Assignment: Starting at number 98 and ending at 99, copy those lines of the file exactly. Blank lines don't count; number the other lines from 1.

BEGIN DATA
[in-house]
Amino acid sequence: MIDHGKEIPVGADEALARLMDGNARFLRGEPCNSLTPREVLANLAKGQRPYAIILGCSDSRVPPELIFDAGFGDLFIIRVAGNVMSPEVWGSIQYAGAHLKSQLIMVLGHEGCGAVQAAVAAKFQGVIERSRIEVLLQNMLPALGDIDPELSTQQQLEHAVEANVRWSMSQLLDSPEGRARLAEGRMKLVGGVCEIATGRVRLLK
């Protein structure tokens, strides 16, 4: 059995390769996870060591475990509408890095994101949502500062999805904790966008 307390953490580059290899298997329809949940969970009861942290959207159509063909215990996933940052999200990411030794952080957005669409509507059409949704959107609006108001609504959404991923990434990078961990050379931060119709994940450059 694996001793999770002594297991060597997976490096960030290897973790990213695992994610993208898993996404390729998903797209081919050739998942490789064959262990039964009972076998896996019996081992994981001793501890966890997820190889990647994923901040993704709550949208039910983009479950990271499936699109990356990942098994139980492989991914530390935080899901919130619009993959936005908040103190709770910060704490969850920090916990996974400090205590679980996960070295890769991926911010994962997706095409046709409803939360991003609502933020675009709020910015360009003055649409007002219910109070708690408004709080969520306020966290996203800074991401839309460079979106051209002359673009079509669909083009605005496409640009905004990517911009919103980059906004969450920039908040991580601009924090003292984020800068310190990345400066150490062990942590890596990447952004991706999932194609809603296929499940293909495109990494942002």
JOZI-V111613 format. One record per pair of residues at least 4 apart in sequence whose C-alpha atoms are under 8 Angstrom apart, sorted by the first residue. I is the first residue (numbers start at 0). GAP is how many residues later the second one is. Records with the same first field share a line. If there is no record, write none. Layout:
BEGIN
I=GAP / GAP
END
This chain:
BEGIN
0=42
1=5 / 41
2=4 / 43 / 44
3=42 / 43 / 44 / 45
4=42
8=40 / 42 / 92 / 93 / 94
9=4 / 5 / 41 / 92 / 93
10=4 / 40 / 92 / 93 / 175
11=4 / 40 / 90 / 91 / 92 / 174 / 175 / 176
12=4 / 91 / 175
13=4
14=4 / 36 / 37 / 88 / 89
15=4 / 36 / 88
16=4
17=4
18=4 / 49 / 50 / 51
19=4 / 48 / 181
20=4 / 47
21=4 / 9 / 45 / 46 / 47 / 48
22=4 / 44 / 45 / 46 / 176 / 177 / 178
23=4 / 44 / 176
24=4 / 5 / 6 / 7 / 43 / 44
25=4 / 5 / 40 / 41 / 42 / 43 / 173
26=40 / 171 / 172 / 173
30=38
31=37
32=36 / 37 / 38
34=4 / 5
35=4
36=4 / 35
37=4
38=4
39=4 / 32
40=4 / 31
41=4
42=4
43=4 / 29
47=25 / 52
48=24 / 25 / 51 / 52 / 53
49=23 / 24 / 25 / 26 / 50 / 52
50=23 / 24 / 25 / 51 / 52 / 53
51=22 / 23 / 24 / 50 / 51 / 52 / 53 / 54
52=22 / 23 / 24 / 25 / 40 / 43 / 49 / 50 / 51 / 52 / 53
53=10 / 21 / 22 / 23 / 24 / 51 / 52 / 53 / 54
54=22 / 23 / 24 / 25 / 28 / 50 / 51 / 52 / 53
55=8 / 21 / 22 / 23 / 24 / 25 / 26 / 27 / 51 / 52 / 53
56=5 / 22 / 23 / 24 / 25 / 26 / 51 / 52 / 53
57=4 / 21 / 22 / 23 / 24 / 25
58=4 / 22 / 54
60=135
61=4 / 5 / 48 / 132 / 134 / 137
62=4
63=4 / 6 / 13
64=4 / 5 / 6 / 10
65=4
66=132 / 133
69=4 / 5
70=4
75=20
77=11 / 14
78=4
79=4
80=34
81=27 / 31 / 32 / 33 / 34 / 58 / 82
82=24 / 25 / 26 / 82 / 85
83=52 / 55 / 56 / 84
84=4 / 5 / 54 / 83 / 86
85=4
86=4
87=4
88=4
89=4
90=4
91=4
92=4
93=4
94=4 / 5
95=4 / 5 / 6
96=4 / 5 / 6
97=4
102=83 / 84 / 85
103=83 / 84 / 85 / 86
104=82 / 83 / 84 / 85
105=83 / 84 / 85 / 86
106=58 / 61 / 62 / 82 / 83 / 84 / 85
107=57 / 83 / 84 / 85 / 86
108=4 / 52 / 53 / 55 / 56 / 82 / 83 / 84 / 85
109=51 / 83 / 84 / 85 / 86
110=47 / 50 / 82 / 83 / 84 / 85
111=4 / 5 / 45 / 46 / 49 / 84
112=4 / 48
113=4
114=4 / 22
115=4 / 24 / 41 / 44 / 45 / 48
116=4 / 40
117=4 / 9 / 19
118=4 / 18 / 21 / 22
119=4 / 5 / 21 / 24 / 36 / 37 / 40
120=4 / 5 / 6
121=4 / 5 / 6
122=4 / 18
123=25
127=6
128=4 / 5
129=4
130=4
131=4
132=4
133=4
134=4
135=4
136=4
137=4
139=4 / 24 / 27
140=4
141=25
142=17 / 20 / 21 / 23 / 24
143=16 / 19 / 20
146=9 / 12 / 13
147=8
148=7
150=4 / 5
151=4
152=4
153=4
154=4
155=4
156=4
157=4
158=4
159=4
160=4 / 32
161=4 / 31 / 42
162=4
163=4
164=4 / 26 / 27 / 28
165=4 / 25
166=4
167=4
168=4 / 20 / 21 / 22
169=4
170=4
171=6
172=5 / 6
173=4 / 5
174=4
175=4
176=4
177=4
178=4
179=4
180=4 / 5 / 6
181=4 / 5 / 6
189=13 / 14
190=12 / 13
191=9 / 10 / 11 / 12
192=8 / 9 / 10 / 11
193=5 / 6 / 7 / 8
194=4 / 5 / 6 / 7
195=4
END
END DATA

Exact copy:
110=47 / 50 / 82 / 83 / 84 / 85
111=4 / 5 / 45 / 46 / 49 / 84